However, some fish mangers and policy makers, being pressured to keep people fishing for striped bass, are thinking about lowering the amount of spawning stock biomass needed in the water to insure a sustainable fishing. This is troubling and equated by many to lowering the basketball rim to eight feet because at ten feet it is too hard to get a basket.

Data presented to anglers at a Dec. 19 Rhode Island DEM public workshop on striped bass clearly shows show fewer and fewer keeper striped bass have been caught in Rhode Island and Massachusetts over the past four years. Lowering our SSB goal to take more fish is being frowned upon by most conservation minded anglers.

Additionally, the Marine Recreational Information Program (MRIP), the way fish mangers measure recreational fishing harvest, has recalibrated its data due to enhanced data collection strategies.

The new recalibrated data shows that over the years, anglers have been catching more fish than originally thought. In the case of striped bass, the data is showing anglers have been catching more than twice the amount of striped bass than originally thought.

So next year we will be status quo on striped bass, and the prediction is that the striped bass fishing for smaller fish will be good, but the bite for the 30-, 40- and 50-pound fish will continue to decline in 2019.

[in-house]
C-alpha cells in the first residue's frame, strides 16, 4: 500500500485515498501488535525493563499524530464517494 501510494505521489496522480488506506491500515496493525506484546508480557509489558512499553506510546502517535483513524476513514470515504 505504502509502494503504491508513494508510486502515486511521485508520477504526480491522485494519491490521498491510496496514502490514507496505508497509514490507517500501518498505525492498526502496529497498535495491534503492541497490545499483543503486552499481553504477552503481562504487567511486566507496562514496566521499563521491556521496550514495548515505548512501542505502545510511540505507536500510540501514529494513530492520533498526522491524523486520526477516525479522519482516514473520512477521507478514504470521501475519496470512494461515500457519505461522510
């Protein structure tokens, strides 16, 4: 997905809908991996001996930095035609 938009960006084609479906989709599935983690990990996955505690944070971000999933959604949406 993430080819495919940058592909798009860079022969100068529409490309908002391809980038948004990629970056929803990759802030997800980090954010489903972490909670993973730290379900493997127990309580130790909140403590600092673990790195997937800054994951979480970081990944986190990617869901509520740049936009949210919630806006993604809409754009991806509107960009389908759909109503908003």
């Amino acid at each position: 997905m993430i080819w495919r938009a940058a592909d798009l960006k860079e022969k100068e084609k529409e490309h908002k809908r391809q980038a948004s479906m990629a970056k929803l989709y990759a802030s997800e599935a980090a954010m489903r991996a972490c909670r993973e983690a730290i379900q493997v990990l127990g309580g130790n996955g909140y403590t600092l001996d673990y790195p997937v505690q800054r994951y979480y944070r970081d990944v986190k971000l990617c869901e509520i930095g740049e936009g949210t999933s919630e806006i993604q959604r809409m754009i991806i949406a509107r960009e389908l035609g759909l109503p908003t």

How fish mangers decide to use new stock assessment data will be determined at the February Atlantic States Marine Fisheries Commission meeting. We may have an indication of the 2020 season after that meeting.

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I'm a Montrealer who started  five years ago fishing for stripers on the Quebec side of the Baie-des-Chaleurs in the Gulf of Saint-Lawrence. According to Fisheries Canada, the stripers we find there all come from one stock, that spawning in the Miramichi River in New Brunswick. From a low of 5,000 around 1990, the number of spawners in that population was estimated by Fisheries Canada to be around 50,000 in 2010, 350,000 in 2017 and...  more than 990,000 in 2018. These figures come mostly from a "Frequently Asked Questions" page on the Fisheries website which also relate the measures put in place by Fisheries to conserve and rebuild that striper population.